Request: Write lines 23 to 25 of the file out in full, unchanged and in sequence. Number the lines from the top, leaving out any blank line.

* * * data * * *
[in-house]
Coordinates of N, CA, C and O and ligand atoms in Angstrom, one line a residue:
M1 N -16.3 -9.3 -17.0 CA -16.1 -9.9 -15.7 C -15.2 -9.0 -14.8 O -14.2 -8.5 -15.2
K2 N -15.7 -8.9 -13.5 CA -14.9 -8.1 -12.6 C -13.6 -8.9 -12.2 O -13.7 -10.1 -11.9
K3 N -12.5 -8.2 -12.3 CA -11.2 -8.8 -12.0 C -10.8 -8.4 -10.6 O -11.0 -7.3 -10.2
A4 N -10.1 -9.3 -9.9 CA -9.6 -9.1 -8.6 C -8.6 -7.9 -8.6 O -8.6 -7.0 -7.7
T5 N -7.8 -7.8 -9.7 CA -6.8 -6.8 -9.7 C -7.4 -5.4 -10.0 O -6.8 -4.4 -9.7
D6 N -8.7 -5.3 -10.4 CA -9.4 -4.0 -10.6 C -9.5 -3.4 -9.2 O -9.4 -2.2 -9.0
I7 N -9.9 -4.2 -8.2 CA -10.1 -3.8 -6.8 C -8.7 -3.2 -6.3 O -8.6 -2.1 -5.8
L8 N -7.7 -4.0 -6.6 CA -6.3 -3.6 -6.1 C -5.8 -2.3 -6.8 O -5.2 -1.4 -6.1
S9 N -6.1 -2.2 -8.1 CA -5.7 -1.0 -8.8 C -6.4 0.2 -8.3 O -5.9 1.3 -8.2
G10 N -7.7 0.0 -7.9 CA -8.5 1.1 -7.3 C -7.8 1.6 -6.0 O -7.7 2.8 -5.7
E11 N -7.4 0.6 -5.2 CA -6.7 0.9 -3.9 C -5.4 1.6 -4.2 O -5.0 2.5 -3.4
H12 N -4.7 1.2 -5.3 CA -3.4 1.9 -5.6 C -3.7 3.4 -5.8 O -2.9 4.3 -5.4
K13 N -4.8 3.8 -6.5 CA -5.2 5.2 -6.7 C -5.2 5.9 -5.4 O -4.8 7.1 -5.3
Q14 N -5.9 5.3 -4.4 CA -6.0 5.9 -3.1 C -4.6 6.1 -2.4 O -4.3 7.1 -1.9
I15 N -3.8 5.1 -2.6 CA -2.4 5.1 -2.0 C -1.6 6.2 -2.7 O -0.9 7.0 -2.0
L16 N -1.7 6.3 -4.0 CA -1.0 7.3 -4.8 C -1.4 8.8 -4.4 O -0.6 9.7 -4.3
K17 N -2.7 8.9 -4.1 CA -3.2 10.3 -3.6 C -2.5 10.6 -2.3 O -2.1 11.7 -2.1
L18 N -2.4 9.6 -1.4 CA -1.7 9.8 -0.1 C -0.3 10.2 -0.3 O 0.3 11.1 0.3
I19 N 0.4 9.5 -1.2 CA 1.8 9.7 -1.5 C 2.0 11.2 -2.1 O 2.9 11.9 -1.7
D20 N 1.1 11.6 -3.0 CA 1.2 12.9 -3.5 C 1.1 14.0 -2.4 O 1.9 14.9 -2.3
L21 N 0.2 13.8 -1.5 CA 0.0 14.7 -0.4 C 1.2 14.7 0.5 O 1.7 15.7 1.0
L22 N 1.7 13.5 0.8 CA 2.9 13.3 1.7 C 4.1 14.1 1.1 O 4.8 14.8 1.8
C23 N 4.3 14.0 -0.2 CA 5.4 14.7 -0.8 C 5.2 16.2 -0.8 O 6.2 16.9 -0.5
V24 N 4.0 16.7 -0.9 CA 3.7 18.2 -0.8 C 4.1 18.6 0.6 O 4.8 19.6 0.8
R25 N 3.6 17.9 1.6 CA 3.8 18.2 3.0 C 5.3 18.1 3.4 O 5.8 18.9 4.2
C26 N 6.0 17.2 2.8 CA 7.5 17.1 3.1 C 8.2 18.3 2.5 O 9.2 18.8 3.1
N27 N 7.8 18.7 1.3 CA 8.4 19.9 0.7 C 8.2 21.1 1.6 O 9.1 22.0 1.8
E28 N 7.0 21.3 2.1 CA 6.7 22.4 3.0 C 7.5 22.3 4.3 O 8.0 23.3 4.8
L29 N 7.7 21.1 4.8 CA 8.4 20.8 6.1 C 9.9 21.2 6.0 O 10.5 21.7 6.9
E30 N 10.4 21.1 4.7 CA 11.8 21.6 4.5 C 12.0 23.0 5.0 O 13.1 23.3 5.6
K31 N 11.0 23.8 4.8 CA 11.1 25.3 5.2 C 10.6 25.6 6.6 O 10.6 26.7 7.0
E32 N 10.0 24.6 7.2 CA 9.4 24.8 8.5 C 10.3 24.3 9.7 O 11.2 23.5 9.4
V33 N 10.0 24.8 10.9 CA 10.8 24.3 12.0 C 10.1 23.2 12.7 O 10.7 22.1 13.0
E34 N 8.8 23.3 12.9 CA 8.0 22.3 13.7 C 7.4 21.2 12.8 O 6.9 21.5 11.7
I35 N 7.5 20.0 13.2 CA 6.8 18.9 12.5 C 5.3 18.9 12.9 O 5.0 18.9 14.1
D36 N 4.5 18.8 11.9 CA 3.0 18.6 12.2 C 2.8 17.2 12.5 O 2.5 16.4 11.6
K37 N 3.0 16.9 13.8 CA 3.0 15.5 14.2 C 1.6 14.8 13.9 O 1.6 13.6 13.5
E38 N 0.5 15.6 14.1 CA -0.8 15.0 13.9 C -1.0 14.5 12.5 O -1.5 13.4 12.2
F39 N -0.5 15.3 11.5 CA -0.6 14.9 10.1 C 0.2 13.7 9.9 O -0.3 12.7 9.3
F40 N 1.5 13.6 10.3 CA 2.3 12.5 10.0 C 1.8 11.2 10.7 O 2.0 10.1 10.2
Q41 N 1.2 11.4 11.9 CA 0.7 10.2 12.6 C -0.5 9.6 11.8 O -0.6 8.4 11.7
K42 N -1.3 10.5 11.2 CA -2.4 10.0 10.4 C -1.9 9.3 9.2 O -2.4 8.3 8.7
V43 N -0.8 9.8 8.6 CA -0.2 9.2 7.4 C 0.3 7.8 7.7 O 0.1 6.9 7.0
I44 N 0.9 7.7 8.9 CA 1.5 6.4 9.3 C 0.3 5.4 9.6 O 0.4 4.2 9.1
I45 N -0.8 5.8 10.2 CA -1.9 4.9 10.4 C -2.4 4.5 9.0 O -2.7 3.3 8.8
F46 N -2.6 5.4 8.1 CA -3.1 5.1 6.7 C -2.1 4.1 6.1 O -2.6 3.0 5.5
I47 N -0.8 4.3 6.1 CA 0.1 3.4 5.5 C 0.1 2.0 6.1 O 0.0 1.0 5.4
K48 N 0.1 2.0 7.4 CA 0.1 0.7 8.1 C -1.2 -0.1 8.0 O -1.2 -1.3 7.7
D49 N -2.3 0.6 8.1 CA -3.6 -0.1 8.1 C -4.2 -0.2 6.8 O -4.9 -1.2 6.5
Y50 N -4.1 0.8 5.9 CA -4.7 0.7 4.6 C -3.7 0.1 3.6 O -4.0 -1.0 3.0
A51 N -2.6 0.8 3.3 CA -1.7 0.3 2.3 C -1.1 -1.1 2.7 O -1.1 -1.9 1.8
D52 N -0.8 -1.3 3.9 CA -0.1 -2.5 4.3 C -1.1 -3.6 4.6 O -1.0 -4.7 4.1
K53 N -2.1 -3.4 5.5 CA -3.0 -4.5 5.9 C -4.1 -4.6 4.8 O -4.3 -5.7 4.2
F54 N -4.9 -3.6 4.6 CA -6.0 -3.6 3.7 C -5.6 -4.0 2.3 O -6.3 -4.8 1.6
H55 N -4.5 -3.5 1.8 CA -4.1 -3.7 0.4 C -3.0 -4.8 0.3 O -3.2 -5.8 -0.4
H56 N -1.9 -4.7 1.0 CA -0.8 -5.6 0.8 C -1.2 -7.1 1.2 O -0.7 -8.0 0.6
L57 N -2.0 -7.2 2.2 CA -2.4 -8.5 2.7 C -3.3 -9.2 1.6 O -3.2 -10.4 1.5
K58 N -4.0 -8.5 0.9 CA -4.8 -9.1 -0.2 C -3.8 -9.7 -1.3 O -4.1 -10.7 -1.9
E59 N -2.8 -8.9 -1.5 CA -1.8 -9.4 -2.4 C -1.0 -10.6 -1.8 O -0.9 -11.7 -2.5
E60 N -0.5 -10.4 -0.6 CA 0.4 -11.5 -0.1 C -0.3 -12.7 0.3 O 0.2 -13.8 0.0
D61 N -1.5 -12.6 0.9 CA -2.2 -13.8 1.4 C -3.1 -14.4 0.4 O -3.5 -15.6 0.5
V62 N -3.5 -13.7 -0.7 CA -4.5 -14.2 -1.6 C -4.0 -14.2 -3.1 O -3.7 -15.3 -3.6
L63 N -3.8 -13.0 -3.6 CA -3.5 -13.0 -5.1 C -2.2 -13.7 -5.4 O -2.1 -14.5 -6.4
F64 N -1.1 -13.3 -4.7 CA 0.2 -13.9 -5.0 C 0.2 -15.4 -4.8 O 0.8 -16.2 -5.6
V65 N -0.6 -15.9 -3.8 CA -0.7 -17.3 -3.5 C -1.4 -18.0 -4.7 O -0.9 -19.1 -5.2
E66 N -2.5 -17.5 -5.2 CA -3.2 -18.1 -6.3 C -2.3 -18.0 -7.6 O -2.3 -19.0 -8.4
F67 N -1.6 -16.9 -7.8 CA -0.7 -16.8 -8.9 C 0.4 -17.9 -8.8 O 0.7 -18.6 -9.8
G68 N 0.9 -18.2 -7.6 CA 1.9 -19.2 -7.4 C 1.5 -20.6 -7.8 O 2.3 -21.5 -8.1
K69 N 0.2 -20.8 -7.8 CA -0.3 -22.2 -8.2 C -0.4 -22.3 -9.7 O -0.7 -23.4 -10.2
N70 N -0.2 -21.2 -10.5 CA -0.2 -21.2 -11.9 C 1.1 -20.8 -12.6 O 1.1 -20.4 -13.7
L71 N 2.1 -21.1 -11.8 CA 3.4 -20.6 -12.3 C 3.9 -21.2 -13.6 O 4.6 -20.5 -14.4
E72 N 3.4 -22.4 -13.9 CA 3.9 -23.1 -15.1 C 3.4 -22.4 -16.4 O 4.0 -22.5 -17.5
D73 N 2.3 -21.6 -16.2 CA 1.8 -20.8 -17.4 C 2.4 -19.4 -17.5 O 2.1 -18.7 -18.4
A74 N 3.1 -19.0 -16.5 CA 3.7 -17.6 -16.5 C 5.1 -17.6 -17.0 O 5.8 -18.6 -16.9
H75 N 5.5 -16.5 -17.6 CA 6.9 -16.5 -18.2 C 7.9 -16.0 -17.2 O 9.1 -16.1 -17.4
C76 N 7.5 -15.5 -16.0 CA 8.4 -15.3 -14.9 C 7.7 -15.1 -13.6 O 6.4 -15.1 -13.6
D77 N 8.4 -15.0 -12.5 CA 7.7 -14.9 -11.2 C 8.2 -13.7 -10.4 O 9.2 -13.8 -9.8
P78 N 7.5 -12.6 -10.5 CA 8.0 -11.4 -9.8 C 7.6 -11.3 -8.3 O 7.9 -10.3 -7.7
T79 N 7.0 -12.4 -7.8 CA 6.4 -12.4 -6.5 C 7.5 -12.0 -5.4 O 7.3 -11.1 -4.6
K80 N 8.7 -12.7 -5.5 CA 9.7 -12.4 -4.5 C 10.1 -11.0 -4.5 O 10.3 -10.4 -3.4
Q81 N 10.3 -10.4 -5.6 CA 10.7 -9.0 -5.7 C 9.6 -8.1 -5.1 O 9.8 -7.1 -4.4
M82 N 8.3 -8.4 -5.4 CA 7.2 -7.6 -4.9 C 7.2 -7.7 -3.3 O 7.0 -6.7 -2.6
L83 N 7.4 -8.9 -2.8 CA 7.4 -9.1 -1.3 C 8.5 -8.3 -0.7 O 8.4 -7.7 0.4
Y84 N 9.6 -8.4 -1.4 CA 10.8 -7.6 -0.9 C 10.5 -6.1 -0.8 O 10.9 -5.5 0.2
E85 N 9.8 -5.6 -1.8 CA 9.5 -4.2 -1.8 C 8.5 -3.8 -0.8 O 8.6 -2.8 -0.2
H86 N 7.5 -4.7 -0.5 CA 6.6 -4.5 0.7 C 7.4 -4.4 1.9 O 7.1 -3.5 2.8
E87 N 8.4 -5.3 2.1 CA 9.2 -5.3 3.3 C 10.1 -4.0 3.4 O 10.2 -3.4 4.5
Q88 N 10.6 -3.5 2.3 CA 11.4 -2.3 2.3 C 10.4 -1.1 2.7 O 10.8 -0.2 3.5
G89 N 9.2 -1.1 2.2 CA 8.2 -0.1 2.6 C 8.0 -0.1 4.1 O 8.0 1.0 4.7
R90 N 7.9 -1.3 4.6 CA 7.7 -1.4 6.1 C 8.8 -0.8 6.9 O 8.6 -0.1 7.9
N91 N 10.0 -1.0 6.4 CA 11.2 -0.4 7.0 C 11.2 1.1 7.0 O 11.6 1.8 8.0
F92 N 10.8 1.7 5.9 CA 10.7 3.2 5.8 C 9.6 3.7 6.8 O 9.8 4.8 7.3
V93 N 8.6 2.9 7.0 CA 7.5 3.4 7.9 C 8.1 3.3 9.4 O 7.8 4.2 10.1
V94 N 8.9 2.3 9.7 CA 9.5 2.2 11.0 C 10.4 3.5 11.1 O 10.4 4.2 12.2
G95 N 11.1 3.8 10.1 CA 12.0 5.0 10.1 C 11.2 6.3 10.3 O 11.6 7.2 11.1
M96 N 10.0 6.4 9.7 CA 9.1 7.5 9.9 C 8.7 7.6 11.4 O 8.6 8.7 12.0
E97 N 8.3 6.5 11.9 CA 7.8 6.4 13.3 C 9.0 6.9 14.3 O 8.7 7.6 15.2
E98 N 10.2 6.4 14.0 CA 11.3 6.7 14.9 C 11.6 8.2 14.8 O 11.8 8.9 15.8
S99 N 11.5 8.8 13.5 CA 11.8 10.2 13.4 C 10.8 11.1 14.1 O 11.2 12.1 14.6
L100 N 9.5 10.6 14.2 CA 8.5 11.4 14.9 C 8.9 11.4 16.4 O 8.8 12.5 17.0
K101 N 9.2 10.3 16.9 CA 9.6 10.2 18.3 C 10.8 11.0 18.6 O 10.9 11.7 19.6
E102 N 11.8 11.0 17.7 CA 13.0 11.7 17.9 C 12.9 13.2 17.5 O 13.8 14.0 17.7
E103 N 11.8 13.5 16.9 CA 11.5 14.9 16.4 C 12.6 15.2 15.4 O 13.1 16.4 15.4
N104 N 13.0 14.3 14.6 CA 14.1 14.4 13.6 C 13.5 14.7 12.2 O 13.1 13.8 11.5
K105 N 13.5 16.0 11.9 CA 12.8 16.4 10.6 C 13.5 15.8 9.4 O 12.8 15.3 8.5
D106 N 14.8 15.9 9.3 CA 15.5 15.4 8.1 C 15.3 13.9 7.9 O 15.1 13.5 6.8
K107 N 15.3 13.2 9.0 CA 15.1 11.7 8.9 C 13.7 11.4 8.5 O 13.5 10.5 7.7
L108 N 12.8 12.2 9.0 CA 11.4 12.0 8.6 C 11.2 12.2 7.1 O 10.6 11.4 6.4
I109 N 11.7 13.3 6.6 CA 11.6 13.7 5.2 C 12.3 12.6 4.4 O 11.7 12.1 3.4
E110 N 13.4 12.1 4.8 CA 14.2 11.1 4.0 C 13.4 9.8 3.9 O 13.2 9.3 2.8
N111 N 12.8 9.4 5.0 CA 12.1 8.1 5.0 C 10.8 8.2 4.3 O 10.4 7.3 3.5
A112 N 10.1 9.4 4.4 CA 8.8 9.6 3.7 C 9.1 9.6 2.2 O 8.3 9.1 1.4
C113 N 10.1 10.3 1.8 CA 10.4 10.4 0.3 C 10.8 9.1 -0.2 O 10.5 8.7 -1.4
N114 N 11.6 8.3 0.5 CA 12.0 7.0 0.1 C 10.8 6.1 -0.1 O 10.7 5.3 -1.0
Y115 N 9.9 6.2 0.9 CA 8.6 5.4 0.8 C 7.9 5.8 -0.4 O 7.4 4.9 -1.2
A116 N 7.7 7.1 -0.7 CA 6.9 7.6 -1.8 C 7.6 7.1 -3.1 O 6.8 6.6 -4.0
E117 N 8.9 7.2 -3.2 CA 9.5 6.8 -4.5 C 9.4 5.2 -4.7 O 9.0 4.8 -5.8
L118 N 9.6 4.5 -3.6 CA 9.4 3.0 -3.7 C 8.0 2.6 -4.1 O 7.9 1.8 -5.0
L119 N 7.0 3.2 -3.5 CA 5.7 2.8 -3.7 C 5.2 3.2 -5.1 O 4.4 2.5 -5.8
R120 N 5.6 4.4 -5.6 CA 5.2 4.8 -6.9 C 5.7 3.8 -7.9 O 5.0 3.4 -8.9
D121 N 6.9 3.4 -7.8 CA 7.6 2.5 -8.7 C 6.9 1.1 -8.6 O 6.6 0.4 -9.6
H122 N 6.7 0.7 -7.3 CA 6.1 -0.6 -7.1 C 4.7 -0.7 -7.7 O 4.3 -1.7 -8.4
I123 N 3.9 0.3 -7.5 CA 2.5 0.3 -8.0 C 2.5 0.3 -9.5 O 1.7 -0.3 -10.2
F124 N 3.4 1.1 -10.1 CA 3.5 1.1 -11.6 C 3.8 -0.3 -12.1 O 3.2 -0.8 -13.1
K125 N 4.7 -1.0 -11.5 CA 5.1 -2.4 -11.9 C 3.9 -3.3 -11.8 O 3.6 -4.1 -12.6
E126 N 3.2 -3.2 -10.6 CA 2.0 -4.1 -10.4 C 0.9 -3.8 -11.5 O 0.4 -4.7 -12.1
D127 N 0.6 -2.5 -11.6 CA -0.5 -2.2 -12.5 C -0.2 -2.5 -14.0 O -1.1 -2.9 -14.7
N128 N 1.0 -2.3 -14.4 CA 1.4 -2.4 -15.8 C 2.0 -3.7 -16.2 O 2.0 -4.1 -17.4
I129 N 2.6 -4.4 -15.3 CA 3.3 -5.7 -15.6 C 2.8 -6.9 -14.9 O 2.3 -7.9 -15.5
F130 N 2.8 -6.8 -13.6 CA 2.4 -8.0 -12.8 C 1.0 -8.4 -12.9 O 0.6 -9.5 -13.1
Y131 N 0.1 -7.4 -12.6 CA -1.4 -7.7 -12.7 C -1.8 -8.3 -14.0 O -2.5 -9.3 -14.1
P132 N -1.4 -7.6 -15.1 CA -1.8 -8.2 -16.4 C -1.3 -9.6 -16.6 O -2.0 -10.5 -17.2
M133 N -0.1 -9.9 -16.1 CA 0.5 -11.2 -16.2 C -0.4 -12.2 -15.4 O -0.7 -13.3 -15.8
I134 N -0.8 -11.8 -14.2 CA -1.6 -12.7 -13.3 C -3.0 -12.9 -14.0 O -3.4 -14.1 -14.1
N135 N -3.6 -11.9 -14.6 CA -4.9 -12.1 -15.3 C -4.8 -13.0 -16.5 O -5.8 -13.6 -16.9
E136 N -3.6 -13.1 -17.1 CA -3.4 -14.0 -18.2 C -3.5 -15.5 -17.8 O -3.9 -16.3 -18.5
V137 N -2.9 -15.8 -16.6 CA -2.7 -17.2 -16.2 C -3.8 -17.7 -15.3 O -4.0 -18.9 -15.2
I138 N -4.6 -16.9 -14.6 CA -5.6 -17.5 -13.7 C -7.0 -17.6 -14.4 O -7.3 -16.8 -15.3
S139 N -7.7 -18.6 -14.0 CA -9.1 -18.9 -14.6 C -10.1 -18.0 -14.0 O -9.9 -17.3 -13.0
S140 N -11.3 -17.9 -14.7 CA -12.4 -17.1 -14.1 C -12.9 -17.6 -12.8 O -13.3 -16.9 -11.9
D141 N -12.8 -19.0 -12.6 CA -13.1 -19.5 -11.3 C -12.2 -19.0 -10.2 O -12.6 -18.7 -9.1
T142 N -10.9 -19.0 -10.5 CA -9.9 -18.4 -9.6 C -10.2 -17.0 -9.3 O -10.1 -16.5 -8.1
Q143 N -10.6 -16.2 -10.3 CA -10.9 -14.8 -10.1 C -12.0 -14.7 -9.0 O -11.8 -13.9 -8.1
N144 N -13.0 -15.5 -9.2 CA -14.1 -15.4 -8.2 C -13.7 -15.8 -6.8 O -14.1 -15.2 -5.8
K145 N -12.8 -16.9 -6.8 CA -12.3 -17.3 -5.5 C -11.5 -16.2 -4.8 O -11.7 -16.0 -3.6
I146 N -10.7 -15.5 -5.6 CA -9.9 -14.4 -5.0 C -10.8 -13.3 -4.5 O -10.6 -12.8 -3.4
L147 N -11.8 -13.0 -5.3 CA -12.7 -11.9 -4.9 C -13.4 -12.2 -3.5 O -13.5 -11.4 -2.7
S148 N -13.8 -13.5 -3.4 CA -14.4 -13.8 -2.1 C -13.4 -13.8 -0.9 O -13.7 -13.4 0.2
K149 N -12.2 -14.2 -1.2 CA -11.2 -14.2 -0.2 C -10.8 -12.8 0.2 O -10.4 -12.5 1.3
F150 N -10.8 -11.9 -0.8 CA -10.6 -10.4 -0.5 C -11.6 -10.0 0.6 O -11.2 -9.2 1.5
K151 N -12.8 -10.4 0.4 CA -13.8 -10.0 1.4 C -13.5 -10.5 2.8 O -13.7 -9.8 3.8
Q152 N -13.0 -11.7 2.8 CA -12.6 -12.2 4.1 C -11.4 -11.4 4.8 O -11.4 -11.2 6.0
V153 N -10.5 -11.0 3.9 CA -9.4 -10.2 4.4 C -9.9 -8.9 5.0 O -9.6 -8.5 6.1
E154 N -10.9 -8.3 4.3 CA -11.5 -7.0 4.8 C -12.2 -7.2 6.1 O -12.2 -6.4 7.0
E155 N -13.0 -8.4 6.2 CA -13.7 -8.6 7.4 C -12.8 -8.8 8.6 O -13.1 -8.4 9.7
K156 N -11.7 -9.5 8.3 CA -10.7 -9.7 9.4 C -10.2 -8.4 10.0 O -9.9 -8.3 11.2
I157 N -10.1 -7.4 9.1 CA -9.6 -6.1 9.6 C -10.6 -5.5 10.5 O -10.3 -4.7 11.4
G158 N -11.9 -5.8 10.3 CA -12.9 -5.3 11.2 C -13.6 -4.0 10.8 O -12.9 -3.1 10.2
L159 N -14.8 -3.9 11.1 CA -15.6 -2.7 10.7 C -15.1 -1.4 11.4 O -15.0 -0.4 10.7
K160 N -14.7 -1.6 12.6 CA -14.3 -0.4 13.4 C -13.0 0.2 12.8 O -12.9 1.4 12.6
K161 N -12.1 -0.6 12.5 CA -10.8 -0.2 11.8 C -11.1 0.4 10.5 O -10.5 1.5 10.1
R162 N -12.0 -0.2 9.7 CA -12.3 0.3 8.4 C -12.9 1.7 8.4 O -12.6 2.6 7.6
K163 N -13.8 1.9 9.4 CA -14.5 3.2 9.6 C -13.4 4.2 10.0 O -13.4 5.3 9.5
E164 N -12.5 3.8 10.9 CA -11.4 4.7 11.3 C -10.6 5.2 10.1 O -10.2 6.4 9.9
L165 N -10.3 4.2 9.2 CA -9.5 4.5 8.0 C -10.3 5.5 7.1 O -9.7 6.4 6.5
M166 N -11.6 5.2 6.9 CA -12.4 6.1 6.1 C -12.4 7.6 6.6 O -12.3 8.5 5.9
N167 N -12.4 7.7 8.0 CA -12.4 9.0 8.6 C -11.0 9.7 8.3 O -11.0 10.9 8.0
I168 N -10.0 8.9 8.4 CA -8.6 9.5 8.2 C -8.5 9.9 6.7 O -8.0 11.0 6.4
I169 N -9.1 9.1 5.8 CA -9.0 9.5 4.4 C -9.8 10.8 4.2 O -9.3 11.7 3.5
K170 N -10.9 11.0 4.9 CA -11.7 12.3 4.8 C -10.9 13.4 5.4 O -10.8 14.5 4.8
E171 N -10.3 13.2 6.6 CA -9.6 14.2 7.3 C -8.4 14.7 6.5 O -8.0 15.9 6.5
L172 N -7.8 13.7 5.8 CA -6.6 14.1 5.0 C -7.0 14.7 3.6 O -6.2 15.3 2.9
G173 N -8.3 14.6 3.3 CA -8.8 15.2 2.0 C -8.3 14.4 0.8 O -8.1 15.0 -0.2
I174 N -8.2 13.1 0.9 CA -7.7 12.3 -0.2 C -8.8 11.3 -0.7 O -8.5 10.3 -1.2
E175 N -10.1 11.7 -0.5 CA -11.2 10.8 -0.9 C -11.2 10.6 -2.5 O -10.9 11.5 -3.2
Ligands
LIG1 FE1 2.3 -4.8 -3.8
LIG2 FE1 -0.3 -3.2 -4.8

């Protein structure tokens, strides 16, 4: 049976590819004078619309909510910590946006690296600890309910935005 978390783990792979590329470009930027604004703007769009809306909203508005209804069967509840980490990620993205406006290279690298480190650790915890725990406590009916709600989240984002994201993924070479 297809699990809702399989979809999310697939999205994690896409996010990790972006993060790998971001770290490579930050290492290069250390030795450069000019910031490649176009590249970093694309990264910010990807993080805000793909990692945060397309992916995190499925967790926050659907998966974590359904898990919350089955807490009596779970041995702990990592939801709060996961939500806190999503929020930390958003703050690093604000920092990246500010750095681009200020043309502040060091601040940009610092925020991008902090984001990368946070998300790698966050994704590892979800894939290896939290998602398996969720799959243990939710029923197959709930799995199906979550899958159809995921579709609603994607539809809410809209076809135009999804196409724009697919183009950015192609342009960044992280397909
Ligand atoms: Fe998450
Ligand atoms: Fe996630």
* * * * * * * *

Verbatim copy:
L21 N 0.2 13.8 -1.5 CA 0.0 14.7 -0.4 C 1.2 14.7 0.5 O 1.7 15.7 1.0
L22 N 1.7 13.5 0.8 CA 2.9 13.3 1.7 C 4.1 14.1 1.1 O 4.8 14.8 1.8
C23 N 4.3 14.0 -0.2 CA 5.4 14.7 -0.8 C 5.2 16.2 -0.8 O 6.2 16.9 -0.5